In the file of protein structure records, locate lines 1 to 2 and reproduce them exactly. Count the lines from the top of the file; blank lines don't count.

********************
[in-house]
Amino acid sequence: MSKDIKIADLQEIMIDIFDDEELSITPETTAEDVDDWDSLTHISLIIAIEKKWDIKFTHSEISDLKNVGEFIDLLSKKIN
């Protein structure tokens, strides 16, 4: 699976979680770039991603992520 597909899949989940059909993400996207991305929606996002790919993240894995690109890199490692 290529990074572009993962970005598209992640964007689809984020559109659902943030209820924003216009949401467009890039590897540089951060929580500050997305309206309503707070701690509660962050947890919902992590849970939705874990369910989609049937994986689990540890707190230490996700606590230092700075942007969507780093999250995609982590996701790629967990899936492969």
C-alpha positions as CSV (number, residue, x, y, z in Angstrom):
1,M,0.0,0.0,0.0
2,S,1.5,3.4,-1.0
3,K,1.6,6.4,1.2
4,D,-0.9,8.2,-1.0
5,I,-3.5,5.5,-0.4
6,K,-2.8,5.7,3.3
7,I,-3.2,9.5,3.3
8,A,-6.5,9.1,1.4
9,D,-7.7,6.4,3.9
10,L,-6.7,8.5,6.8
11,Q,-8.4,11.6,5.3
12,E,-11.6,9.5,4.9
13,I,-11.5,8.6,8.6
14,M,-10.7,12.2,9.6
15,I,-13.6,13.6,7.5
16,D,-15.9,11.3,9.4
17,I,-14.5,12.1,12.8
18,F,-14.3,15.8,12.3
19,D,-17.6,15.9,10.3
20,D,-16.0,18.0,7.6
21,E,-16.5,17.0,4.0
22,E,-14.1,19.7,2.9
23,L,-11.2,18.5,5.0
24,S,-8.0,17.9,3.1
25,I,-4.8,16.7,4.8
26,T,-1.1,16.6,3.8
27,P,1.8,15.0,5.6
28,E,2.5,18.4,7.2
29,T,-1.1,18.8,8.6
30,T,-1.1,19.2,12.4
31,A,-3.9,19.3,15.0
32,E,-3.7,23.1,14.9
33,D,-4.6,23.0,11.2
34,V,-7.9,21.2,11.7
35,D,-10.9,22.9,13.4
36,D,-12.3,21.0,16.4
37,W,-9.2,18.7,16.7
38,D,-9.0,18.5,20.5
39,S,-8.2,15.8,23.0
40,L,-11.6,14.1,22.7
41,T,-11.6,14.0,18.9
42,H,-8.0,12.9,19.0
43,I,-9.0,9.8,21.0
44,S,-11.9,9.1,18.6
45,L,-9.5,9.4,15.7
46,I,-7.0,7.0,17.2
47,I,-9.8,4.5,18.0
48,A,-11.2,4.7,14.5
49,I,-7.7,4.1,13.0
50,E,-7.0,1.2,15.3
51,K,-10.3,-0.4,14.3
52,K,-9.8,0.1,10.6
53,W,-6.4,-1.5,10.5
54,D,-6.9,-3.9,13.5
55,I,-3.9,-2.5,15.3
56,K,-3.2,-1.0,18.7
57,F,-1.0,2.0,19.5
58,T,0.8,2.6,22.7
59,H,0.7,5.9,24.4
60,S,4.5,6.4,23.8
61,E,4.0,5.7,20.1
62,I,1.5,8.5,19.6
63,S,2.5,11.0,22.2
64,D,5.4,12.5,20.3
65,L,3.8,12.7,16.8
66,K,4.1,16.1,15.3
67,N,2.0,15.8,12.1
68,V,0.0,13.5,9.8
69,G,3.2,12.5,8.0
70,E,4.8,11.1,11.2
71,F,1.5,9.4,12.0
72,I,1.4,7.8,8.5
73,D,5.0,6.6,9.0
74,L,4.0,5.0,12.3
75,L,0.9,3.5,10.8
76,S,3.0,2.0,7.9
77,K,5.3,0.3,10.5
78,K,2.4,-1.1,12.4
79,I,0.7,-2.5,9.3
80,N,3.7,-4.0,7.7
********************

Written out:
[in-house]
Amino acid sequence: MSKDIKIADLQEIMIDIFDDEELSITPETTAEDVDDWDSLTHISLIIAIEKKWDIKFTHSEISDLKNVGEFIDLLSKKIN